We celebrate the sartorial Space Craze of the 1960s, created by fashion pioneer André Courrèges
Trends in the 1960s can be credited to a few sartorial pioneers: Mary Quant invented the mini-skirt, Jackie Kennedy popularised the pillbox hat, Yves Saint Laurent created the Le Smoking tuxedo. The French designer André Courrèges is best known for introducing the revolutionary Space Look – an intergalactic breed of dressing, featuring white boots, goggles and boxy dresses, designed in futuristic metallic shades, high-shine fabrics and PVC. His technical garments pioneered a new look that blended avant-garde geometry with sport classics, driven by the youthful energy that defined the decade, and are celebrated in a new book by Emmanuelle Dirix and Charlotte Fiell, considering fashion in the 70s.
“I believe one can make women happier by bringing both more white and more colour into their lives,” Courrèges preached. “It’s ridiculous to focus on hemlines. Wearing my clothes is a question of spirit.” Courrèges translated the 60s space-craze into clothing, and when at last in 1969, man landed on the moon, Courrèges celebrated with a range of mirror-disc stamped overalls, created in the White Salon at his Avenue Kléber studio.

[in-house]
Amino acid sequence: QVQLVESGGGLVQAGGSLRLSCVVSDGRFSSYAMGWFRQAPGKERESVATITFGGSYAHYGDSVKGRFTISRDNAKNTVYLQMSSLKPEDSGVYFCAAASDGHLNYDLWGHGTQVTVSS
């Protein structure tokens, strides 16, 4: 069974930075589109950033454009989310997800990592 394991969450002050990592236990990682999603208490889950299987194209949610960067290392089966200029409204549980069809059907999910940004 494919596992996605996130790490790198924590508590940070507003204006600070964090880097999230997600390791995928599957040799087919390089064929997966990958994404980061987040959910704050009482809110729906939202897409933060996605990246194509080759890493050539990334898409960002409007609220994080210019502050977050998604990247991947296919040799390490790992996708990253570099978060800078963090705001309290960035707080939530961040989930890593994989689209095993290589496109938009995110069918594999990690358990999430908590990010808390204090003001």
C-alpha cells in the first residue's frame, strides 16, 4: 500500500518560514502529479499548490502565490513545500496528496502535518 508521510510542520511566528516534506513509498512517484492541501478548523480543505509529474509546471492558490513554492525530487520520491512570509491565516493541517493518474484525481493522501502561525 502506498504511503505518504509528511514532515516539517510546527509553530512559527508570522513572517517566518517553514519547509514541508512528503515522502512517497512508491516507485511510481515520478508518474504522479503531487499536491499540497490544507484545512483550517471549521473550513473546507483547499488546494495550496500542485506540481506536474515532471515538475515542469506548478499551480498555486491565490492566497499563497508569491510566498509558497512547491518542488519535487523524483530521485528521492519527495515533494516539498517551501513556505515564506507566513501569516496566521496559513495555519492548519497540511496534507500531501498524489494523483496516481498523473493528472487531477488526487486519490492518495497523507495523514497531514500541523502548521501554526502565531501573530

An engineering graduate, Courrèges completed an apprenticeship with Balenciaga before launching his eponymous label in 1961. Inspired by Le Corbusier, his clothing was very architectural: sculptural dresses in stark white, metallic squares and triangular forms. He is also credited for the ‘second skin’ – the all-over tights adopted by women in 1967. “A man must consider woman for what she really is, beyond bosoms, buttocks and all female shapes,” he advised, adding playfully, “it wouldn’t be bad to remember that bosoms and brains are inversely proportioned in a woman.”
Fashion in the '70s by Emmanuelle Dirix is out on November 6, published by Goodman-Fiell.
Words by Mhairi Graham